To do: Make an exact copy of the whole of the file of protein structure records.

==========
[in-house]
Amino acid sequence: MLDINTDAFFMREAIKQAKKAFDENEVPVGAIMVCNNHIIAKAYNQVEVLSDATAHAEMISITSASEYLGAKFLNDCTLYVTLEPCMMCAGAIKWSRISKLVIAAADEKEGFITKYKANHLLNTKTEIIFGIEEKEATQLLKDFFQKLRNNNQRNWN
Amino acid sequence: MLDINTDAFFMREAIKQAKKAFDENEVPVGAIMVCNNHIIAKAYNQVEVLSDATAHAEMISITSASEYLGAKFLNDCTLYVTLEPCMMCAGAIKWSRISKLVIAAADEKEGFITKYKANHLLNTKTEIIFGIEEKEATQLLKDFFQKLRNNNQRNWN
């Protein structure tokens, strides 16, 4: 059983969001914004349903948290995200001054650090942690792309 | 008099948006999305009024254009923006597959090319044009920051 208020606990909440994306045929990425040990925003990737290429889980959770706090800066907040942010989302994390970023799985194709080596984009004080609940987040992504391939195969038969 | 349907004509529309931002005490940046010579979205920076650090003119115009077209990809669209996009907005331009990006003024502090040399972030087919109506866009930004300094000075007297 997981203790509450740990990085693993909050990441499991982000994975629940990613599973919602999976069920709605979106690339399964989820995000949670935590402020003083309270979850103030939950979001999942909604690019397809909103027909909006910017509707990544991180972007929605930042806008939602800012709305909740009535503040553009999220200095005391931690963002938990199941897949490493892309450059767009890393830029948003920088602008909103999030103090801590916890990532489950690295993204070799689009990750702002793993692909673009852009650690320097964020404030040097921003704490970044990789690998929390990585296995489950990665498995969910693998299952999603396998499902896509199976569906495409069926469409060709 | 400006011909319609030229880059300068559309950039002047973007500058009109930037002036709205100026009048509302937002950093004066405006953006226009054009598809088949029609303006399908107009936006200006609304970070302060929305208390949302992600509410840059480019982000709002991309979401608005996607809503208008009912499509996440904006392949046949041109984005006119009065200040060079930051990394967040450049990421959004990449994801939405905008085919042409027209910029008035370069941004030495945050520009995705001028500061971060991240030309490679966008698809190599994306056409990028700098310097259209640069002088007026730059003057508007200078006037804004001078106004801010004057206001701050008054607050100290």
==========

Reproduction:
[in-house]
Amino acid sequence: MLDINTDAFFMREAIKQAKKAFDENEVPVGAIMVCNNHIIAKAYNQVEVLSDATAHAEMISITSASEYLGAKFLNDCTLYVTLEPCMMCAGAIKWSRISKLVIAAADEKEGFITKYKANHLLNTKTEIIFGIEEKEATQLLKDFFQKLRNNNQRNWN
Amino acid sequence: MLDINTDAFFMREAIKQAKKAFDENEVPVGAIMVCNNHIIAKAYNQVEVLSDATAHAEMISITSASEYLGAKFLNDCTLYVTLEPCMMCAGAIKWSRISKLVIAAADEKEGFITKYKANHLLNTKTEIIFGIEEKEATQLLKDFFQKLRNNNQRNWN
């Protein structure tokens, strides 16, 4: 059983969001914004349903948290995200001054650090942690792309 | 008099948006999305009024254009923006597959090319044009920051 208020606990909440994306045929990425040990925003990737290429889980959770706090800066907040942010989302994390970023799985194709080596984009004080609940987040992504391939195969038969 | 349907004509529309931002005490940046010579979205920076650090003119115009077209990809669209996009907005331009990006003024502090040399972030087919109506866009930004300094000075007297 997981203790509450740990990085693993909050990441499991982000994975629940990613599973919602999976069920709605979106690339399964989820995000949670935590402020003083309270979850103030939950979001999942909604690019397809909103027909909006910017509707990544991180972007929605930042806008939602800012709305909740009535503040553009999220200095005391931690963002938990199941897949490493892309450059767009890393830029948003920088602008909103999030103090801590916890990532489950690295993204070799689009990750702002793993692909673009852009650690320097964020404030040097921003704490970044990789690998929390990585296995489950990665498995969910693998299952999603396998499902896509199976569906495409069926469409060709 | 400006011909319609030229880059300068559309950039002047973007500058009109930037002036709205100026009048509302937002950093004066405006953006226009054009598809088949029609303006399908107009936006200006609304970070302060929305208390949302992600509410840059480019982000709002991309979401608005996607809503208008009912499509996440904006392949046949041109984005006119009065200040060079930051990394967040450049990421959004990449994801939405905008085919042409027209910029008035370069941004030495945050520009995705001028500061971060991240030309490679966008698809190599994306056409990028700098310097259209640069002088007026730059003057508007200078006037804004001078106004801010004057206001701050008054607050100290």